Appalachians - Orientation

Identification. "Appalachians" refers to a largely rural people who reside in the southern Appalachian region covering about 110,000 square miles in the states of Maryland, Virginia, West Virginia, Kentucky, Tennessee, North Carolina, South Carolina, Georgia, and Alabama. Although these rural people are only a minority of the regional population, the region has long been defined in terms of their traditional culture. Geographically isolated throughout much of their history, they are thought to have retained cultural traditions of early nineteenth-century pioneers. Their language and music are thought by some to be "pure" survivals of Elizabethan forms, although many scholars believe that this is something of an exaggeration. It is no exaggeration, however, that White inhabitants of southern Appalachia were cut off from the mainstream of American culture and that their culture is conservative. Their ethos and values center on those traditionally associated with small, rural communities in the United States including individualism, familism, loyalty in personal relationships, and egalitarianism. Appalachians are known to the general American population through television and comicstrip stereotypes as "hillbillies."

Location. As noted above, Appalachians are spread through the Appalachian Mountains in nine states. This area consists of three physiographic regions. The Blue Ridge Mountains, with the highest peaks in the area, constitute the eastern region; the central, southern, East Tennessee, and Southwest Virginia valleys and their ridges constitute the central region; and the Appalachian plateau forms the western region. Settled areas and cultivable land are scattered along streams and their basins, coves, and hollows.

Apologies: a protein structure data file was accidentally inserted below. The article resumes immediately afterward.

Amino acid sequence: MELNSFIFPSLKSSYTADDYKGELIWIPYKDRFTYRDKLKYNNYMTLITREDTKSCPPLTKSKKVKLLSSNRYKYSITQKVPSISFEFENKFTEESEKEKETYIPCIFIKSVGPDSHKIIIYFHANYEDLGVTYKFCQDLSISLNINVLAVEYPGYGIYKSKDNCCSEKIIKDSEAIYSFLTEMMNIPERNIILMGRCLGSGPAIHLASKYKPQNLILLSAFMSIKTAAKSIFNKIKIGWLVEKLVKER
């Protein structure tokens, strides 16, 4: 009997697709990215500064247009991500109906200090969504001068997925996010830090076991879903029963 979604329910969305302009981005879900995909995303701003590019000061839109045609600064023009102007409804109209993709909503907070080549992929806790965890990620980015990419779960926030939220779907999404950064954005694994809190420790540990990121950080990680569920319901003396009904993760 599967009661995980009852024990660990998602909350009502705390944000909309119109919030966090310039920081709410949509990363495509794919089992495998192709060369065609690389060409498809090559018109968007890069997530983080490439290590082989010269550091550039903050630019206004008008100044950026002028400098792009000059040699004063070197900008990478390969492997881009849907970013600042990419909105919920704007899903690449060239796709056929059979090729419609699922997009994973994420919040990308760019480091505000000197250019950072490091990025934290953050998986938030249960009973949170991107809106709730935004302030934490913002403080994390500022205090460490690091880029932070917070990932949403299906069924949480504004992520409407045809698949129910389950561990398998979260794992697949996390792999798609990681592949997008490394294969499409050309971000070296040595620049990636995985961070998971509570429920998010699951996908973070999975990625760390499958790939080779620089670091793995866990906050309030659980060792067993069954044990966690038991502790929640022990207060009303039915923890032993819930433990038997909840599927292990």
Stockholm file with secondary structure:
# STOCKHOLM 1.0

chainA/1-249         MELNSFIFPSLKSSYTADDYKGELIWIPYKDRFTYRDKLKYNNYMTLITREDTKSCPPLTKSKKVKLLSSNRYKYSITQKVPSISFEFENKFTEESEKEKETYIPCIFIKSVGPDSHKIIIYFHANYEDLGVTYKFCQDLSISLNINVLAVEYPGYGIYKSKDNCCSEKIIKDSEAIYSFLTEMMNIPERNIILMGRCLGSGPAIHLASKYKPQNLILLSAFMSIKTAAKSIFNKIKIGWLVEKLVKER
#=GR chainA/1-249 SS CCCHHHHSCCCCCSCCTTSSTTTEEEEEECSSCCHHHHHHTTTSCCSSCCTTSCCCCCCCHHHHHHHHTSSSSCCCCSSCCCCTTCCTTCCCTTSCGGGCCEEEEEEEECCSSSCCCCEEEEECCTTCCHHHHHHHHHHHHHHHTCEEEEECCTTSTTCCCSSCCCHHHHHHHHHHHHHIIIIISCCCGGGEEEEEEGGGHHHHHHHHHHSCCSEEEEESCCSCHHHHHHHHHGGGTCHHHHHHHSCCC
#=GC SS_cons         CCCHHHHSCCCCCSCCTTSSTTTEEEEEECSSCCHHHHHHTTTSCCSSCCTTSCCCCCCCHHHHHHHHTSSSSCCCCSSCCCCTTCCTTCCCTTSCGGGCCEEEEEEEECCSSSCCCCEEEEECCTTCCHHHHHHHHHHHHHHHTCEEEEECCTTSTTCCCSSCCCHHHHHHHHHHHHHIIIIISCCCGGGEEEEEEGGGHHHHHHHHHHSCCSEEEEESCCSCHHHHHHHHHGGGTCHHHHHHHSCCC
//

Demography. At the time of the first U.S. census in 1790, the population of southern Appalachia was 175,000 with most of these people settled in what is now Virginia. Settlement throughout the rest of southern Appalachia was completed after the removal of the Cherokee in 1836 and the discovery of gold in northern Georgia. The area remained largely isolated until the Civil War. By 1960 there were 5.7 million people living in the southern Appalachians, with the population expanding steadily up to that time because of a high birthrate that offset periodic population declines stemming from outmigration. Outmigration has produced large Appalachian enclaves in industrial towns in Ohio and Kentucky as well as in cities such as Atlanta, Cleveland, Chicago, Pittsburgh, and Columbus. The southern Appalachian population is now thought to be either stable or increasing. There are relatively few African-Americans in the region, compared to the rest of the South, although a number of biracial American Isolate groups are found in Appalachia.

Linguistic Affiliation. Appalachians speak a regional dialect of English that is described by some as being difficult for outsiders to understand.

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